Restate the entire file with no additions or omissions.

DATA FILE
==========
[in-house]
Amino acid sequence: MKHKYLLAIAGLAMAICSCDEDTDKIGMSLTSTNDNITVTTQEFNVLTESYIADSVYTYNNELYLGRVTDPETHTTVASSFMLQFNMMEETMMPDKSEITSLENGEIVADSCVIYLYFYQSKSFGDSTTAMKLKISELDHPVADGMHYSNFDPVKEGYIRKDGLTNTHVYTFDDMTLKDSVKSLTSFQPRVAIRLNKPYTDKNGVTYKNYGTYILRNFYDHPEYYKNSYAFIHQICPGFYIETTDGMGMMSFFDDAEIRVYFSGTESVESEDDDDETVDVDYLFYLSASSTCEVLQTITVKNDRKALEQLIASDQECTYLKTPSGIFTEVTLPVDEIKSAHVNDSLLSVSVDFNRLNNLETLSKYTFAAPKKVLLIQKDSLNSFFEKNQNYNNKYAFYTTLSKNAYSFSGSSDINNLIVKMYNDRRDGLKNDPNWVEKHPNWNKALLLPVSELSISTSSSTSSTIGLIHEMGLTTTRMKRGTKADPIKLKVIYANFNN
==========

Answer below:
[in-house]
Amino acid sequence: MKHKYLLAIAGLAMAICSCDEDTDKIGMSLTSTNDNITVTTQEFNVLTESYIADSVYTYNNELYLGRVTDPETHTTVASSFMLQFNMMEETMMPDKSEITSLENGEIVADSCVIYLYFYQSKSFGDSTTAMKLKISELDHPVADGMHYSNFDPVKEGYIRKDGLTNTHVYTFDDMTLKDSVKSLTSFQPRVAIRLNKPYTDKNGVTYKNYGTYILRNFYDHPEYYKNSYAFIHQICPGFYIETTDGMGMMSFFDDAEIRVYFSGTESVESEDDDDETVDVDYLFYLSASSTCEVLQTITVKNDRKALEQLIASDQECTYLKTPSGIFTEVTLPVDEIKSAHVNDSLLSVSVDFNRLNNLETLSKYTFAAPKKVLLIQKDSLNSFFEKNQNYNNKYAFYTTLSKNAYSFSGSSDINNLIVKMYNDRRDGLKNDPNWVEKHPNWNKALLLPVSELSISTSSSTSSTIGLIHEMGLTTTRMKRGTKADPIKLKVIYANFNN